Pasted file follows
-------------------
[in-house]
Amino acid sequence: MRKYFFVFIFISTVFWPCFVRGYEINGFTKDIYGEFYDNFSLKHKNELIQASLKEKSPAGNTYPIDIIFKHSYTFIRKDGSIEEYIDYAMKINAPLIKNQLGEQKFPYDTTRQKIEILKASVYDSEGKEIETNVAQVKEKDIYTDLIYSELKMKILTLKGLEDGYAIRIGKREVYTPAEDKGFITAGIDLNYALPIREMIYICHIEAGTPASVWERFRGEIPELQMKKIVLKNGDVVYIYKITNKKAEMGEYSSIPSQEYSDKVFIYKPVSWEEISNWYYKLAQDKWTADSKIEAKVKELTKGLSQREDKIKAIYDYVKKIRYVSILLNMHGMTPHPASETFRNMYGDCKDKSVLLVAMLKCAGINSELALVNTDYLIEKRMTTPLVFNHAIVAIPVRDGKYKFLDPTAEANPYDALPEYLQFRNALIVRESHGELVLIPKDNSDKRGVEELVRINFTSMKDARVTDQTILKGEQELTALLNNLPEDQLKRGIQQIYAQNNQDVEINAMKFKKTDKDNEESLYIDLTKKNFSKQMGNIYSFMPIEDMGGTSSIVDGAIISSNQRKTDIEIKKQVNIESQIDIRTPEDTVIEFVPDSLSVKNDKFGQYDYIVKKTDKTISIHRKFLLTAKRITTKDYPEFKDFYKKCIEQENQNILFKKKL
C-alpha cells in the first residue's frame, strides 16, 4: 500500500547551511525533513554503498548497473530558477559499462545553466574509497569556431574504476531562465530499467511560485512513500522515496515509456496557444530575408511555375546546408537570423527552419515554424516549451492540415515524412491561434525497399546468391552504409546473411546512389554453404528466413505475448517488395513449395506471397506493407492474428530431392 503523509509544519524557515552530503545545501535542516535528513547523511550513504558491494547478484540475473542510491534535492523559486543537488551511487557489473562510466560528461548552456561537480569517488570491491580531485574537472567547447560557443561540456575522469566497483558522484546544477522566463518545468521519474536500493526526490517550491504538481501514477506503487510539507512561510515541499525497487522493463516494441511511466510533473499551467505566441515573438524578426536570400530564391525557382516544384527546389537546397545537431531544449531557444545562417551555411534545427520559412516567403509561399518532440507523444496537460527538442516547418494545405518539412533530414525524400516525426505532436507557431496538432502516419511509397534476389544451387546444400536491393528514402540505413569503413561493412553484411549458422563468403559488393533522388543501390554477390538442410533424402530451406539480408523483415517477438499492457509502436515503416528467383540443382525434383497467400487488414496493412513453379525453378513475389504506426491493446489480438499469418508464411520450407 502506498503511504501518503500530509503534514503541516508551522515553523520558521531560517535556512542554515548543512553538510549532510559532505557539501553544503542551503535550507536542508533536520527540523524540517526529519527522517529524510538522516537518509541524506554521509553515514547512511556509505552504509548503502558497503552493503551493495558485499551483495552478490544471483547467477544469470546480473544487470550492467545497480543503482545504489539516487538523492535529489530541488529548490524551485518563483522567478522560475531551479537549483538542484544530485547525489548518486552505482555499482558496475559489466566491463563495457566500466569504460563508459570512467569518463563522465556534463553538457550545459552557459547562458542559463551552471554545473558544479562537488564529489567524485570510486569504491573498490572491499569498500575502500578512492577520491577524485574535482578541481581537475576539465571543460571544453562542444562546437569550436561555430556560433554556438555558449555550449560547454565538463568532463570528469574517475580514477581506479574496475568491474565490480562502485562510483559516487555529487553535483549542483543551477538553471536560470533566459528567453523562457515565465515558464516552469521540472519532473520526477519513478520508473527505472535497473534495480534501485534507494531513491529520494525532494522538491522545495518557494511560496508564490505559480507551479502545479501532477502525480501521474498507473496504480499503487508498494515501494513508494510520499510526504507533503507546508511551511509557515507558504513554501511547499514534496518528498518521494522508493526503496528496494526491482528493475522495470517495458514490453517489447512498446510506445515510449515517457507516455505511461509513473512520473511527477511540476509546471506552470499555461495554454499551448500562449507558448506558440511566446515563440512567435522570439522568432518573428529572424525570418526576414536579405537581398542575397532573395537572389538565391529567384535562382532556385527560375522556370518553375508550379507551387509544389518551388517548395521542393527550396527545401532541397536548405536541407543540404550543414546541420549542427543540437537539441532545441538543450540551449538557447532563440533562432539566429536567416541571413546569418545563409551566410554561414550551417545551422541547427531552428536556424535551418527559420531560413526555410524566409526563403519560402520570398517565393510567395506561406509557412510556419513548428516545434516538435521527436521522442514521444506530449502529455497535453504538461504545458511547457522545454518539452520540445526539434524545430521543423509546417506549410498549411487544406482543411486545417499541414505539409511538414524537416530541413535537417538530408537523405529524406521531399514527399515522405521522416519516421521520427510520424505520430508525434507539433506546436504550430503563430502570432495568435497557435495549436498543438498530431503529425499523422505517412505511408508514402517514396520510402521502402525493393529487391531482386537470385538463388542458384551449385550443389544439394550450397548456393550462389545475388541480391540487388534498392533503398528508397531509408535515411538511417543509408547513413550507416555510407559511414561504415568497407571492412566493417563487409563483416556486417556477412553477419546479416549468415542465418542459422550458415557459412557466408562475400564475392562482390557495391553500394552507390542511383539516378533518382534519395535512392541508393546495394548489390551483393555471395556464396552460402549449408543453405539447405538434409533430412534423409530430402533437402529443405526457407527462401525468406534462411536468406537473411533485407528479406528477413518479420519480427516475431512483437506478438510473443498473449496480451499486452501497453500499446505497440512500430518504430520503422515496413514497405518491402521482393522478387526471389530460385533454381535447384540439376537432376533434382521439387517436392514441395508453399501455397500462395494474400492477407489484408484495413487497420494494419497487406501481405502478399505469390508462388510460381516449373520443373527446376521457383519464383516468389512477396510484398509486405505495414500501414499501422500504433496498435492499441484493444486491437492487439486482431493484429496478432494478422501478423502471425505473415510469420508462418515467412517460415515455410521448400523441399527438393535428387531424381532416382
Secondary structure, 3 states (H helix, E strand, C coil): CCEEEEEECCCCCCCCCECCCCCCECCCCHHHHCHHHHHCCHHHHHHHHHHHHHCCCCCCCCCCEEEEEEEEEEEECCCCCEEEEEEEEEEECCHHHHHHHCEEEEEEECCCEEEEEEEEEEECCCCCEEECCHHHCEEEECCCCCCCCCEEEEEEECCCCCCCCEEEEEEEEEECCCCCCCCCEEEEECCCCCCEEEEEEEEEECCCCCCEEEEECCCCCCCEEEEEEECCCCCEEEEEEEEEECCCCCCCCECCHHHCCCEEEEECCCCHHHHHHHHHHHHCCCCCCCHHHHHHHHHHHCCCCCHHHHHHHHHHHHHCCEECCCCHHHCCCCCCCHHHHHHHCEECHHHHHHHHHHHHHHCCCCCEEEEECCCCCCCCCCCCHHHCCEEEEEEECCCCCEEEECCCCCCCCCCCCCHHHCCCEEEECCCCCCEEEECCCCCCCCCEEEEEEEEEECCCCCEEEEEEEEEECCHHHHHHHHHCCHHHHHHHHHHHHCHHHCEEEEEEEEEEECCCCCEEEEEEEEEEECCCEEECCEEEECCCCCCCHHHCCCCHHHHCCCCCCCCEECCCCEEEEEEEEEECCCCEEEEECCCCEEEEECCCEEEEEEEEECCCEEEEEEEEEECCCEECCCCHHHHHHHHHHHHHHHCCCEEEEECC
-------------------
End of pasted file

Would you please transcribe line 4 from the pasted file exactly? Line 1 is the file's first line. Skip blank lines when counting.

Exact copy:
Secondary structure, 3 states (H helix, E strand, C coil): CCEEEEEECCCCCCCCCECCCCCCECCCCHHHHCHHHHHCCHHHHHHHHHHHHHCCCCCCCCCCEEEEEEEEEEEECCCCCEEEEEEEEEEECCHHHHHHHCEEEEEEECCCEEEEEEEEEEECCCCCEEECCHHHCEEEECCCCCCCCCEEEEEEECCCCCCCCEEEEEEEEEECCCCCCCCCEEEEECCCCCCEEEEEEEEEECCCCCCEEEEECCCCCCCEEEEEEECCCCCEEEEEEEEEECCCCCCCCECCHHHCCCEEEEECCCCHHHHHHHHHHHHCCCCCCCHHHHHHHHHHHCCCCCHHHHHHHHHHHHHCCEECCCCHHHCCCCCCCHHHHHHHCEECHHHHHHHHHHHHHHCCCCCEEEEECCCCCCCCCCCCHHHCCEEEEEEECCCCCEEEECCCCCCCCCCCCCHHHCCCEEEECCCCCCEEEECCCCCCCCCEEEEEEEEEECCCCCEEEEEEEEEECCHHHHHHHHHCCHHHHHHHHHHHHCHHHCEEEEEEEEEEECCCCCEEEEEEEEEEECCCEEECCEEEECCCCCCCHHHCCCCHHHHCCCCCCCCEECCCCEEEEEEEEEECCCCEEEEECCCCEEEEECCCEEEEEEEEECCCEEEEEEEEEECCCEECCCCHHHHHHHHHHHHHHHCCCEEEEECC